Hacks. Phishing expeditions. Malware. Distributed denial of service (DDOS) attacks. Whatever form it takes, cybercrime is a constant threat to organizations of every size, in every sector–from the smallest nonprofit to Fortune 100 corporations–and to society as a whole. That threat is growing at an unprecedented pace. In 2017, the global cost of cybercrime reached an estimated $600 billion, a number that’s expected to approach $2 trillion by 2019.
Until recently, corporate security teams have faced a formidable challenge. For decades, adversaries and malicious actors have used illegal means to scan the Internet for areas of weakness and pinpoint potential targets. What organizational defenders needed, and lacked, was a technology that offered this same level of insight and visibility, enabling them to spot vulnerable areas and secure their data and assets.
“You Can’t Protect What You Don’t Know”
Helping Cybersecurity Researchers Chart Unknown Territory and Map the Internet
In 2013, U-M Computer Science & Engineering Professor Alex Halderman teamed up with then-graduate student Zakir Durumeric to provide a straightforward way for scientists to isolate and quantify cybersecurity breaches, and determine whether Internet security was improving.
As Halderman notes, “What made our work possible was new, proprietary, high-throughput technologies that offered an alternative to shotgun Internet scanning. In the past, hackers had created their own high-performance scanners by linking large numbers of hijacked machines, creating what’s known as a botnet, to locate vulnerable systems. This new technology leveled the playing field by enabling us to make efficient connections among massive amounts of data and scan billions of devices in less than an hour.”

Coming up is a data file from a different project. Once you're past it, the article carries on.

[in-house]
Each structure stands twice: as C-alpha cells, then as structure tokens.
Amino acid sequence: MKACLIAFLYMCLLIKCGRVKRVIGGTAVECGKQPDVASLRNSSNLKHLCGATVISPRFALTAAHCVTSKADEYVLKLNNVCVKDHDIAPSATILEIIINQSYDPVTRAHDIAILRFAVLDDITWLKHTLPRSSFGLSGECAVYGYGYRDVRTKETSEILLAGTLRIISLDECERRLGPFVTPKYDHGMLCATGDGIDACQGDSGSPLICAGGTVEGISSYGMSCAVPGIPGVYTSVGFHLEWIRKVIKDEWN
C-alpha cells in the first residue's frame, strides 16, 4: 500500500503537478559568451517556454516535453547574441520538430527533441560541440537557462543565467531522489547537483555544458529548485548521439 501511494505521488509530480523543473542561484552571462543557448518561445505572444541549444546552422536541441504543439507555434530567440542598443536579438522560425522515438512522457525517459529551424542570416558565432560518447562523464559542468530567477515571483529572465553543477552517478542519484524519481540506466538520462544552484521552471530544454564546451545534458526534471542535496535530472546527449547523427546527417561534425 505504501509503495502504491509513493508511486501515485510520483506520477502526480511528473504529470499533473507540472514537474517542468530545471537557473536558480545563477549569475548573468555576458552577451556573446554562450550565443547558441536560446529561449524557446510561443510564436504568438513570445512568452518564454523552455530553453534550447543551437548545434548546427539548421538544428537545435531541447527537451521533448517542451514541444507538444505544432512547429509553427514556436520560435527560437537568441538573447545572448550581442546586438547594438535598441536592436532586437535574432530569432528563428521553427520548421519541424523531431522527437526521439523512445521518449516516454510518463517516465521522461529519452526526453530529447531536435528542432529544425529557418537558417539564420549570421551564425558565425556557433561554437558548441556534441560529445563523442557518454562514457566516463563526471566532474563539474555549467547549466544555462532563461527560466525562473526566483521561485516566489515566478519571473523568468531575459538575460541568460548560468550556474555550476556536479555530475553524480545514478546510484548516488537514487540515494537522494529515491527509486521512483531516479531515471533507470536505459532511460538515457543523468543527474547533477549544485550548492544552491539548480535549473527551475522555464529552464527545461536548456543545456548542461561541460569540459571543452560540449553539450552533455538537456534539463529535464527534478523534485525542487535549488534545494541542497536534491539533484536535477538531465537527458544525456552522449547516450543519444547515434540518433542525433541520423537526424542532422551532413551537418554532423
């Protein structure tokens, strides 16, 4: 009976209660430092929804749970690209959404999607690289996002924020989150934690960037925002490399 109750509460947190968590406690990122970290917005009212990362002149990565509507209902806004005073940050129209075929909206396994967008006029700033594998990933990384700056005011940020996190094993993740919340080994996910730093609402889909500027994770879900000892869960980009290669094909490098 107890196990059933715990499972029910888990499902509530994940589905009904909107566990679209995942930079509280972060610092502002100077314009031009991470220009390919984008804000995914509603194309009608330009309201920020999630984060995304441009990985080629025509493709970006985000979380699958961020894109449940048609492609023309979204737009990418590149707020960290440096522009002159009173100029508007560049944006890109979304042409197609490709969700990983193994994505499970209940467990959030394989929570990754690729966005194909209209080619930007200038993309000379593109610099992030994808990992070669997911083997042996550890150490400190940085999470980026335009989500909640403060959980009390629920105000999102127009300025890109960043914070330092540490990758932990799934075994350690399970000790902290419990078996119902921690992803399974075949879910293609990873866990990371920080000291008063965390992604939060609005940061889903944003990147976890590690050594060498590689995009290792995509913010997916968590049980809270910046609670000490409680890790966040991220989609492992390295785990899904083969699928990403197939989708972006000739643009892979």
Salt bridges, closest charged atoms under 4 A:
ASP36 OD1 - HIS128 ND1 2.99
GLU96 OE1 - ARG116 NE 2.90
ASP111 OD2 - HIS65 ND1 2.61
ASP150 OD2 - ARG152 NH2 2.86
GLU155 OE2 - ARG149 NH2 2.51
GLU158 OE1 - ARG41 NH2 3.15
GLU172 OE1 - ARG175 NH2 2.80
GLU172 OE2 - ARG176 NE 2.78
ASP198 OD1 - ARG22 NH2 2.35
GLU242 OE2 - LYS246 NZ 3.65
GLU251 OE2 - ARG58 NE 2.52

In the Fall of 2015, the team unveiled ZMap a suite of free, open-source security tools that could generate real-time data about every server, host and domain connected to the Internet. With ZMap, scientists had a searchable map of the Internet, and corporate cybersecurity professionals had a powerful new tool that made it possible to proactively identify weak infrastructure, spot potential phishing attacks, prevent brand impersonation, and defend against potential threats.
The Launch of Censys, a Searchable Map of the Internet
In late 2016, serial software startup entrepreneur Brian Kelly approached U-M Tech Transfer looking for a new opportunity and was told of ZMap, which, by 2017, had 5,000 registered users, many of them businesses that were using the service to defend their networks. Later that same year, Halderman, Durumeric, and Kelly, along with graduate student David Adrian who had been working on ZMap since 2013, approached Tech Transfer and began the process of launching a startup. “We’d gotten to a point,” says Halderman, “where we had dedicated users, but no way to provide them with customer support. We needed to add infrastructure, and the the best way to do that was to launch a company to take this idea and make it truly impactful.”
Within a year, Censys, the company that they founded, had seed round funding in place, a team of 15 employees, and a roster of 70 clients. “By the end of year one, about 10 percent of the Fortune 500 were using our services,” says Kelly. “Our client list also includes the U.S. Department of Homeland Security, Google, FireEye, NATO, and the Swedish Armed Forces.”
In the future, the company, now under the direction of CEO Dave Corcoran, plans to introduce new tools that allow Censys users to be able to interact with the data, gain insights from the Censys security team, and enhance their ability to understand their network exposure, protect their brands, and seek out threats. As Halderman notes, “Our goal is to change the way security operates—to make it more quantitative, more precise and more accurate. We want to be more than a data provider, which is why we just closed our $2.6 million round. Based on customer feedback, we’re exploring automatic alert systems and new tools that help organizations prioritize their resources. We’re constantly looking for ways to improve, and we see tremendous opportunities for growth.”